I never thought I would be a 25-year-old homeowner.
To tell you the truth, I never wanted to be.
I planned on renting for as long as possible, and then moving to an apartment downtown.
I like the rush of living in the city center, and I keep myself busy most days, so I never wanted the added upkeep of a house.
But when I was looking for my next place to live at the end of last year, I found the best deal on a small Cape Cod on the south side of downtown, and I decided to buy.
Now that I have a house, I love my neighborhood with front porches and long winding sidewalks to walk my dog. My friends live only a few blocks away, so we can still walk to each other’s houses. I can even bike to work if I’m feeling really ambitious.
If you ask me, that’s what makes living outside of downtown doable—and even preferable to cramming into a tiny apartment. It’s having a close-knit community, places you can go for food and coffee nearby and public spaces like parks in close proximity.
Thanks to a new project coordinated by the Hoch Associates architectural firm, we might soon have more near downtown neighborhoods with all of these amenities and more.
On Friday night, Hoch is unveiling its plans for what could be the first of many “20-minute neighborhoods” near downtown Fort Wayne.
A 20-minute neighborhood is a place where residents can do all of their daily, non-work activities within a 20-minute walk or bike ride of their homes.
Portland, Oregon, popularized the term a few years back when they published the Portland Plan around the idea of walkable, bikeable neighborhoods to reduce the need for cars and attract a new generation of homebuyers.
Now architects and interns at Hoch are trying to incorporate 20-minute plans into Fort Wayne’s 32 near downtown neighborhoods by providing leaders with actionable ideas to get started, one neighborhood at a time.
Back in March, Hoch hosted a March Madness bracket-style contest on its Facebook page to determine which near downtown neighborhood could raise the most spirit among its residents, and the winner was awarded $15,000 in free design plans and consultations.
The winning neighborhood was the Greater North Anthony area, which includes the North Anthony Area Association, Forest Park Boulevard Neighborhood Association and the North Anthony Corridor—home to popular attractions like the Firefly Coffee House, Sweets So Geek Confectionaries, Old Crown Coffee Roasters and the Wooden Nickel Records.
This summer, a team of three Hoch interns, Ball State University seniors Michael DePrez. Georgia Pogas and Jenna Hoch, mapped out the North Anthony area’s 20-minute plan.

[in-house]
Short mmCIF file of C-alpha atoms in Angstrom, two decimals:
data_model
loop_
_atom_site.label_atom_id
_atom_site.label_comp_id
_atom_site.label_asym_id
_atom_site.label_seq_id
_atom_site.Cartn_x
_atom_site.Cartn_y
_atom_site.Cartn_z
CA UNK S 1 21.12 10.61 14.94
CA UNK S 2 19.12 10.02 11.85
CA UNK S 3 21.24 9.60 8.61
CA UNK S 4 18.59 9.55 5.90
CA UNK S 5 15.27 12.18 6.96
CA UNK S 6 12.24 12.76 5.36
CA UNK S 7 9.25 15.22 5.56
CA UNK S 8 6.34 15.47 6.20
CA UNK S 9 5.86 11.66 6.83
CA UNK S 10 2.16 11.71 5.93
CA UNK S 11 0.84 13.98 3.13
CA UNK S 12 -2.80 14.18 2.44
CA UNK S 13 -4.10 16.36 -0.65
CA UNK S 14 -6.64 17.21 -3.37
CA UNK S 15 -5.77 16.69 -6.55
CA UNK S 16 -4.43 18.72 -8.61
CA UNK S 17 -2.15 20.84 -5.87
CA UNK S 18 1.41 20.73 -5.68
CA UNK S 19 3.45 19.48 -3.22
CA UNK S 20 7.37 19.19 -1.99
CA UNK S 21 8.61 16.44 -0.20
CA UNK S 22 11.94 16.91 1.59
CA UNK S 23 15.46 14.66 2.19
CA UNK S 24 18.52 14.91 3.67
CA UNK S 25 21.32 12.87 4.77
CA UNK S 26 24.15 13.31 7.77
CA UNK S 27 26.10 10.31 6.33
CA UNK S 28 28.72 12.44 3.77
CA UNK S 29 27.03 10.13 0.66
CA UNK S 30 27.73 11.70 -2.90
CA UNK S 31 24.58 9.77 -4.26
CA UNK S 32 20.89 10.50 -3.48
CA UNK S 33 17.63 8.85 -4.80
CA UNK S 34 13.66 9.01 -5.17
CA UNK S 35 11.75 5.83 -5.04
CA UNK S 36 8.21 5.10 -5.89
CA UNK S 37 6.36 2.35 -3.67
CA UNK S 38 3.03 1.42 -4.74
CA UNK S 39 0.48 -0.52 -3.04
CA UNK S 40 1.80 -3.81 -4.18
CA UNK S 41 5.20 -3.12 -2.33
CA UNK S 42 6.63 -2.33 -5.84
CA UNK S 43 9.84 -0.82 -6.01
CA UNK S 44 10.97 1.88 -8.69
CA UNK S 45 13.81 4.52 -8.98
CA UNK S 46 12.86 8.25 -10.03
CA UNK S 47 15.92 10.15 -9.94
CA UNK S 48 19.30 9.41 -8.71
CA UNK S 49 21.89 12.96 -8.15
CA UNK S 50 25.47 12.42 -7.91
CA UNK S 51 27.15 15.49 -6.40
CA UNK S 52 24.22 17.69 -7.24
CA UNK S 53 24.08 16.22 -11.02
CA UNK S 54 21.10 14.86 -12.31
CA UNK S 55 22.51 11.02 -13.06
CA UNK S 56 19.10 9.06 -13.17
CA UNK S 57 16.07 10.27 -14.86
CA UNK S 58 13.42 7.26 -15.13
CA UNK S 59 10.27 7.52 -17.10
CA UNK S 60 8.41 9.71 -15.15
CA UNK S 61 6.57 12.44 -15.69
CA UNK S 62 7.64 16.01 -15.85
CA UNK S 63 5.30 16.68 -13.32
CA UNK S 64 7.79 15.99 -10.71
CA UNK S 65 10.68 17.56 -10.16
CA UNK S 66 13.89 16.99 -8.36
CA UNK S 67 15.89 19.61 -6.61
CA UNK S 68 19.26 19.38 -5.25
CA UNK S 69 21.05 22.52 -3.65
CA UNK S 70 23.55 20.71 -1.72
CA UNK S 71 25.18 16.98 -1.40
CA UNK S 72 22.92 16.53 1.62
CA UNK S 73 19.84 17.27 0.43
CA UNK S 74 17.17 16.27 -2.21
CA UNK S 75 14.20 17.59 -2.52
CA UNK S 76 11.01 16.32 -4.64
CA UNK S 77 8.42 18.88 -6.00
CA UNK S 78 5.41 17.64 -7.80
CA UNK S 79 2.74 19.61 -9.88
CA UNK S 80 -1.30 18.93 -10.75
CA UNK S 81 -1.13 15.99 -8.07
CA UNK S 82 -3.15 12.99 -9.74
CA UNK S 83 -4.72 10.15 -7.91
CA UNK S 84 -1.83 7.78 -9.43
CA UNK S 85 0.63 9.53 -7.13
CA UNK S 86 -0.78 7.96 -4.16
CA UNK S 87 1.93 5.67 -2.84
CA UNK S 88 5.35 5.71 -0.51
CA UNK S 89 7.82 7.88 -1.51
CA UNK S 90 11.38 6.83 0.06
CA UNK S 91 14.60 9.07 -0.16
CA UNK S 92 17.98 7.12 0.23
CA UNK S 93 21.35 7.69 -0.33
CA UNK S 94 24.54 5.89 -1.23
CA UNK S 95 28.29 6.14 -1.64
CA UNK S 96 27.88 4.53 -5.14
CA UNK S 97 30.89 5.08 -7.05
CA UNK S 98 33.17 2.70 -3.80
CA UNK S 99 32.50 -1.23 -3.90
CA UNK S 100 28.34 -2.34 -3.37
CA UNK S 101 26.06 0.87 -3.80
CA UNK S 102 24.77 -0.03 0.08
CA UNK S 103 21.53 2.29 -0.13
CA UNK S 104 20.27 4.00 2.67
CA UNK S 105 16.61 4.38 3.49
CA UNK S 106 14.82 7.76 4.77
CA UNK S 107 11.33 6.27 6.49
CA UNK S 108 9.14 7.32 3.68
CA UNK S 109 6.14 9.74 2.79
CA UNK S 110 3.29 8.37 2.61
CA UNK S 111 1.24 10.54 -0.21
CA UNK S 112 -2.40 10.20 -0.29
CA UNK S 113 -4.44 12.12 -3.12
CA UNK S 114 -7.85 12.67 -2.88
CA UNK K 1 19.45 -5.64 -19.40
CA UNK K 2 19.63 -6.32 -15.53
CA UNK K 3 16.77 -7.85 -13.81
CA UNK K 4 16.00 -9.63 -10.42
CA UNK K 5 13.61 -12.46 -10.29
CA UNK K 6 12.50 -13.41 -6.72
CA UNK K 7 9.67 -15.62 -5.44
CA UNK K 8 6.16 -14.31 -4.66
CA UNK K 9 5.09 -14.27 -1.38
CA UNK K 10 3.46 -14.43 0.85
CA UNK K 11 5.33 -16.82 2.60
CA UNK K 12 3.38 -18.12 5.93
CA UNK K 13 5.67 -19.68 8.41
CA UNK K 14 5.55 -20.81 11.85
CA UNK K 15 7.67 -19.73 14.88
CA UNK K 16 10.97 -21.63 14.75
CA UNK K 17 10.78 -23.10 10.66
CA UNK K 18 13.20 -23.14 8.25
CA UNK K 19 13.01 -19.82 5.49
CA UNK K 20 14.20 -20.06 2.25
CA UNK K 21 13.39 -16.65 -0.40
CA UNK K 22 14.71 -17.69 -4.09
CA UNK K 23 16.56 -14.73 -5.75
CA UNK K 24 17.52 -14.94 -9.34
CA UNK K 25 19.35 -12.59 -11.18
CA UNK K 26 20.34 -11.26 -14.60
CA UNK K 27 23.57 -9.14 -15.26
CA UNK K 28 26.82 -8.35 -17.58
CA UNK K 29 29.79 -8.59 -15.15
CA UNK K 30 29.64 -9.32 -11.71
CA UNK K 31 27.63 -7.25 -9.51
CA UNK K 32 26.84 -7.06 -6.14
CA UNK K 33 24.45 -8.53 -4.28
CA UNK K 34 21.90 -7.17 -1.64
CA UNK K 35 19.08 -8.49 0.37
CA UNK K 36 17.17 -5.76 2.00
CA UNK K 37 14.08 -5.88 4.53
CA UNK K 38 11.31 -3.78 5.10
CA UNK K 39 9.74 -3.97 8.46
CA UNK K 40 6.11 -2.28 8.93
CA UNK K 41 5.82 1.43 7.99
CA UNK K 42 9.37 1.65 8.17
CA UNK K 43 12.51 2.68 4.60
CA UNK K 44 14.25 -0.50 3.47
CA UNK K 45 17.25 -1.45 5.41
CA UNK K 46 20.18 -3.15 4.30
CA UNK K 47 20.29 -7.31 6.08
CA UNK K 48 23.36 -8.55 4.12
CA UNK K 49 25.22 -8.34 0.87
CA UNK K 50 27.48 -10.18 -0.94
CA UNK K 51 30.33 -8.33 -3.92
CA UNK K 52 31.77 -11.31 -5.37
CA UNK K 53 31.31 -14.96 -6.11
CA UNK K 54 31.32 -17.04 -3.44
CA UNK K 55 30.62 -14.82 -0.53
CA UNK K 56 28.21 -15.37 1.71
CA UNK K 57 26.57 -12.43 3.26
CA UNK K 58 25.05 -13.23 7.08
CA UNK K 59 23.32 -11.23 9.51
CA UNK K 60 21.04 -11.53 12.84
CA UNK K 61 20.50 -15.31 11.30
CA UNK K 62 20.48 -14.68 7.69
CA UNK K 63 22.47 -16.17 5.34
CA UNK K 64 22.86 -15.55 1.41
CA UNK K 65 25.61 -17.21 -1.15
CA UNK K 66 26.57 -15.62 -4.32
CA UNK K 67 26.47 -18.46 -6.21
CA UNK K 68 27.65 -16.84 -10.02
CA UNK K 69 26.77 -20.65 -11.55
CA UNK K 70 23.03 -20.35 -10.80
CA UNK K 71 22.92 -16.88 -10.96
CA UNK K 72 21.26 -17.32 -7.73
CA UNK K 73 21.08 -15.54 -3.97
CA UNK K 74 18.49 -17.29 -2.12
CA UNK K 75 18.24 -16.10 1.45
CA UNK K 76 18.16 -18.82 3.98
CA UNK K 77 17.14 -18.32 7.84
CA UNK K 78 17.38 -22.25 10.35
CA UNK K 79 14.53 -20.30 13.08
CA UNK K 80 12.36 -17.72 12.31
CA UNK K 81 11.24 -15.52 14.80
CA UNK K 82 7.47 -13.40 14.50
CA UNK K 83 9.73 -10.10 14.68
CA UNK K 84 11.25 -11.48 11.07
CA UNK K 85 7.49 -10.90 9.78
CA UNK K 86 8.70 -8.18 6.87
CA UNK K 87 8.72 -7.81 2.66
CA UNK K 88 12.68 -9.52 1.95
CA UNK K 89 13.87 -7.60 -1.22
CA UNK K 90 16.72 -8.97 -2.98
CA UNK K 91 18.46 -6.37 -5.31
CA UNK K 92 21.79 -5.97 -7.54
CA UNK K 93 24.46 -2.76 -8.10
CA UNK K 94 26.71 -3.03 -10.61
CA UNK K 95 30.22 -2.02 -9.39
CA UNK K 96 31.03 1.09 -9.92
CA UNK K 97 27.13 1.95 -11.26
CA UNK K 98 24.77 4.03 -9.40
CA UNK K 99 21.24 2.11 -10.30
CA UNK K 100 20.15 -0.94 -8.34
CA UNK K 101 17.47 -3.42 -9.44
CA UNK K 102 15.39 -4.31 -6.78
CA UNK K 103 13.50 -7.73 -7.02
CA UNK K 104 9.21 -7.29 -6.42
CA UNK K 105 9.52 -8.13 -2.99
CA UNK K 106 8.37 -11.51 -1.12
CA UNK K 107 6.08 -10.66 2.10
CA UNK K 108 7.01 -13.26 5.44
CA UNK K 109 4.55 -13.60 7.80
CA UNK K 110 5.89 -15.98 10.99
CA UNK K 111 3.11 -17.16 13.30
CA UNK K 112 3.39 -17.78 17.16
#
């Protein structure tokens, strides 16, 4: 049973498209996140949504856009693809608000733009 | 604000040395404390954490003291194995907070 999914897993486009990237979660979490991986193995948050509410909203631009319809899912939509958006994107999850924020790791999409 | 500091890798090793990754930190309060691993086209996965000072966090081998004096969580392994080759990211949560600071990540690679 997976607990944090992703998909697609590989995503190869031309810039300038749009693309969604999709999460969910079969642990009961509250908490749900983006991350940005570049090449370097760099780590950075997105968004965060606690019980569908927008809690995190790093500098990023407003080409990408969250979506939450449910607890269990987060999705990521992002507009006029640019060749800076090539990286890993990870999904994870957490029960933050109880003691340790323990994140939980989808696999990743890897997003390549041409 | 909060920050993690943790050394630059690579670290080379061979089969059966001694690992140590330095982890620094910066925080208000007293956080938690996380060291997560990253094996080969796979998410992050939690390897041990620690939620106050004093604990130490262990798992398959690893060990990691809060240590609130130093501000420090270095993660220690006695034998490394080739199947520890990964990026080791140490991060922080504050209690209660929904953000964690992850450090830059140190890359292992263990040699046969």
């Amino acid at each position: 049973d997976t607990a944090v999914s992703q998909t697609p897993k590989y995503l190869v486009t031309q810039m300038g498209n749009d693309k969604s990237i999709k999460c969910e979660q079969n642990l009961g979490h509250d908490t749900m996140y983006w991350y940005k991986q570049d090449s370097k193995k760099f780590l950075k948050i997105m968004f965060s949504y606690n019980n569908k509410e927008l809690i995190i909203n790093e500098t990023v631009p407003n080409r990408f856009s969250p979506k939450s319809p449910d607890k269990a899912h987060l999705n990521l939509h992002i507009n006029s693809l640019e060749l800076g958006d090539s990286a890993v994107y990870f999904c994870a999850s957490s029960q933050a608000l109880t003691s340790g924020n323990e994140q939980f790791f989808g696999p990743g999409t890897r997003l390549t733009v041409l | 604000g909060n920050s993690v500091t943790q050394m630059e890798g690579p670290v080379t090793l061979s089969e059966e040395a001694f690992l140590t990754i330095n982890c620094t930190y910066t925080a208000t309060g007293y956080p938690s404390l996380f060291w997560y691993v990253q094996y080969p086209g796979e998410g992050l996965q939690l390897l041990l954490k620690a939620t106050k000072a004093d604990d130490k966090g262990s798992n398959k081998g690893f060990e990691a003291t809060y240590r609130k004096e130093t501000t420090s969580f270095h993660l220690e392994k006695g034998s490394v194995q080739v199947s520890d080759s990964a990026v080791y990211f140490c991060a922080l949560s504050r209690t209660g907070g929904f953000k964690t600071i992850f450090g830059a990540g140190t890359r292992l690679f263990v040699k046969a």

They hopped on bikes and explored the area themselves, surveyed residents about what they wanted to see happen and convened meetings with neighborhood representatives and city planners.
The final designs will be released at the big reveal on Friday night.
Overall, the team says plans revolve around creating unified connections to downtown, beautifying storefronts, adding green spaces, slowing traffic and enhancing walkability.
“We’re trying to get people to see the neighborhoods that are already there,” said Jenna Hoch.
Beyond the trendiness of a Portland-inspired plan, there’s bigger reason why 20-minute neighborhoods work well in the areas around downtown.
While the term itself might be new to this area, City Council President Russ Jehl, R-2nd, said the concept actually dates back to the way many of Fort Wayne’s near downtown neighborhoods were originally designed.
Landscape architect George Kessler created a master plan in 1912 for the city’s neighborhoods, parks, and streets to function as interconnected, walkable areas that encouraged residents to mingle with each other and with nature.
Along with Lakeside Park in the North Anthony area, Kessler also designed the area around Rudisill Boulevard, which explains why my neighborhood on the south side has some of the same core features.
Even so, Kessler’s designs have undergone other waves of development over the years as automobiles became the most popular form of transportation in the city.
So Jehl is excited about the potential for Hoch’s concepts to return neighborhoods to their former, walkable glory with hopes for amenities like grocery stores on the horizon.
Of course, the plans are only plans until residents raise money and work with city officials to make them happen. But the Hoch team said its designs are broken down into phases of development, so leaders can start with small improvements and build up to bigger goals over time.
As the Greater North Anthony area takes shape, let’s hope the idea for 20-minute neighborhoods spreads to other areas around town, too.
Northeast Indiana already has one of the most affordable housing markets in the nation, and studies show that while millennials like me are slower at buying homes than our parents’ generation, 9 out of 10 of us want to own a place of our own in a small, close-knit community.
Perhaps the key to attracting homebuyers of the future is rooted in our past.
See for Yourself
What: Greater North Anthony Neighborhood Design and Quality of Life Reveal
When: Friday, August 19, 5:30 p.m.-7 p.m.
Where: St. Joe Community Church at 2900 N Anthony Boulevard
HereSay, in partnership with YLNI, is a frequent blog about our say on what’s happening here. It is written by YLNI member Kara Hackett, and the opinions are her own. Photo by Matt Thomas. HereSay@ylni.org